Events Overview

Colloquium on Ethics: Riana Betzler and David Fajardo Chica (online)
22 October 2020 – 17:00-18:15

Riana Betzler (WUSTL): Ethics as a Practice in Medical Education
David Fajardo Chica (UNAM): Pain, suffering and death: A proposal for philosophy in palliative care education

Place: Online Videoconference
Registration: via eventbrite (by 14 00 on the 22nd October)

Riana Betzler is McDonnell Postdoctoral Fellow in Philosophy-Neuroscience-Psychology in the Department of Philosophy at Washington University in St. Louis. Her research spans the philosophy of biology, psychology and medicine including the ethics of empathy.

David Fajardo Chica is a postdoctoral researcher in philosophy based in the Faculty of Medicine at the National Autonomous University of Mexico. His research concerns pain and suffering in palliative care.

Colloquium on Phenomenology: Anthony Vincent Fernandez and Samantha Gallivan (online)
12 November 2020 – 17:00-18:15

Anthony Vincent Fernandez (KSU): Teaching Phenomenology in Clinical Practice: A Conceptual Approach
Samantha Gallivan (Imperial): Using Phenomenologically Informed Qualitative Methods to Explore Surgical Practice

Place: Online Videoconference
Registration: via eventbrite (by 14 00 on the 22th November)

Anthony Vincent Fernandez is Assistant Professor in the Department of Philosophy at Kent State University. His current research concerns the challenges of applying phenomenology to domains for which it was not intended such as psychology, medicine, race and gender.

Samantha Gallivan is an orthopaedic surgeon with St George’s Hospital and Deputy Academic Lead for Collaborative Projects at Imperial College London. Her research focuses on understanding tacit and embodied knowing in the expert practice of surgeons, stone carvers and sculptors.

Colloquium on Psychiatry: Benjamin Wilck, Ivan Nenchev and Tania Gergel (online)
26 November 2020 – 17:00-18:15

Benjamin Wilck (Humboldt) and Ivan Nenchev (Charité): The Value of Philosophy of Language for Psychiatric Diagnostics
Tania Gergel (KCL): Teaching philosophy to psychiatrists: a paradigm case of interdisciplinary education?

Place: Online Videoconference
Registration: via eventbrite (by 14 00 on the 26th November)

Ivan Nenchev is Resident Physician and Assistant Professor in the Department of Psychiatry at Charité Universitätsmedizin Berlin, and Benjamin Wilck is a Doctoral Candidate in the Department of Philosophy at Humboldt Universität zu Berlin.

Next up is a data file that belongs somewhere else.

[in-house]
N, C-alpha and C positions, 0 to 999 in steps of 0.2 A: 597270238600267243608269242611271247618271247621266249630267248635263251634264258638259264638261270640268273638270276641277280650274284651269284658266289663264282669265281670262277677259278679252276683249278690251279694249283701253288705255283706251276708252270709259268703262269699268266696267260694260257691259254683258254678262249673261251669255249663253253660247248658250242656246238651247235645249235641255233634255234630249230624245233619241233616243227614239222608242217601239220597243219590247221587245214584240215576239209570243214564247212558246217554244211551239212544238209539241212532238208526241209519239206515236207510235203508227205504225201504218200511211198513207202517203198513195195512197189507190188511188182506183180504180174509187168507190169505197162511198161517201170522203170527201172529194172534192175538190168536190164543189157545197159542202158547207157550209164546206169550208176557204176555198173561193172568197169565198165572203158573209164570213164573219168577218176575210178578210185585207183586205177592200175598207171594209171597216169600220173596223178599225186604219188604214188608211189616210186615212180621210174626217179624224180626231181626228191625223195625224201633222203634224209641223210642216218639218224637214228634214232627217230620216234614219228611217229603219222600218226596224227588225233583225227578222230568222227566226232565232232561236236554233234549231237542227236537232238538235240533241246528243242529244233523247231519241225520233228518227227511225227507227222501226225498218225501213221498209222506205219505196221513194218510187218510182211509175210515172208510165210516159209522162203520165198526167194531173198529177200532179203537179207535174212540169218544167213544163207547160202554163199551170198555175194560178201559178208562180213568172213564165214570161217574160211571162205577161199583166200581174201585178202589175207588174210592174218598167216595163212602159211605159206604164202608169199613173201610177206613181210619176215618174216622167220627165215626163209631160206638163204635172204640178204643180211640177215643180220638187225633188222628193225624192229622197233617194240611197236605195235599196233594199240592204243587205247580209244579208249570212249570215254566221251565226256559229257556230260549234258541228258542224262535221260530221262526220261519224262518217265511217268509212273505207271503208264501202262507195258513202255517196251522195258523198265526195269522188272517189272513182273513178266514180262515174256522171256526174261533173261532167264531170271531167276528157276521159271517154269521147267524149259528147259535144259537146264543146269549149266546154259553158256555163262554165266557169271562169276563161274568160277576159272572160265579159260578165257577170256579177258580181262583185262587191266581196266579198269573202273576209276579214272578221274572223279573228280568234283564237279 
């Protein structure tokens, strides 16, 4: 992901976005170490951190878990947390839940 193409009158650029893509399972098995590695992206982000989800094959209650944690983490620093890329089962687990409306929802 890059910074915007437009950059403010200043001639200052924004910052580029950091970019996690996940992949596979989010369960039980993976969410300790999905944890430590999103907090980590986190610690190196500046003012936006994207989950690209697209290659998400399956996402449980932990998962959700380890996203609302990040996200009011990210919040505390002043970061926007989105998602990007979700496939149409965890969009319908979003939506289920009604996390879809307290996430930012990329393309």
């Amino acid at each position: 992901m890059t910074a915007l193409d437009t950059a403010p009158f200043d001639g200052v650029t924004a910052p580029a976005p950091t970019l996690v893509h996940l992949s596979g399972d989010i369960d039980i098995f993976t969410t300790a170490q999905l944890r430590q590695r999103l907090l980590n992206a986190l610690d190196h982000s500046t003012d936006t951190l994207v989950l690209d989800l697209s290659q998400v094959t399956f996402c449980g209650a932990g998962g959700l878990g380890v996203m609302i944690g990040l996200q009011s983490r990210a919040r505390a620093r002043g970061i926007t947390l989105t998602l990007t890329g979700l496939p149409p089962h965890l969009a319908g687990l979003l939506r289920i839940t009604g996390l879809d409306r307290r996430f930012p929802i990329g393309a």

Tania Gergel is a Wellcome Trust Senior Research Fellow in the Department of Psychological Medicine at King’s College London. Her research focuses on applying conceptual analysis to mental health, psychiatry and law.

Past Events

Can Clinical Knowledge Be a Model for Human and Social Sciences?
11 February 2020 – 17:00-18:30

Lecture: Philippe Lacour, Universidade de Brasilia and Collège International de Philosophie

B4 (North Wing), Strand Campus

If you do not have a KCL ID, please register (free) at this Link.

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Description:

My goal in this presentation is to make sense of the rising clinical trend in Social and Human Sciences, which one could reassess as the emergence of Clinical Reason. Both the traditional difficulty to define the clinical method, and its growing application to Human and Social Sciences raise quite complex questions. However, despite the increasing development of the literature on the subject, the history, scope, actors, institutions, and conceptual aspects of clinical knowledge remain virtually unexplored. In fact, the clinical method challenges traditional conception of epistemology and theoretical reason because of its ambition of a knowledge aiming at a singularity (which is not merely the individual), positively (and not as the negative of a structure), directly (and not after a detour through a universal category) and with its content (not in its mere form). When implied in Social and Human Sciences, clinical approaches offer new opportunities, but also come across problems, such as the role of intuition, interpretation or subjectivity. In this presentation, my goal is precisely to provide an appropriate epistemological concept able to fully tackle the particularities of clinical knowledge, in its specific operations, methods and limits. I will insist on the interpretive and casuistic nature of clinical knowledge, which should provide the basis for future endeavours in Social and Human Sciences.
 

Philosophy of Medicine Reading Group
6 February 2020 – 16:00-17:00

Reading:

  • Peter H. Schwartz, Reframing the Disease Debate and Defending the Biostatistical Theory, The Journal of Medicine and Philosophy: A Forum for Bioethics and Philosophy of Medicine, Volume 39, Issue 6, December 2014, Pages 572–589, https://doi.org/10.1093/jmp/jhu039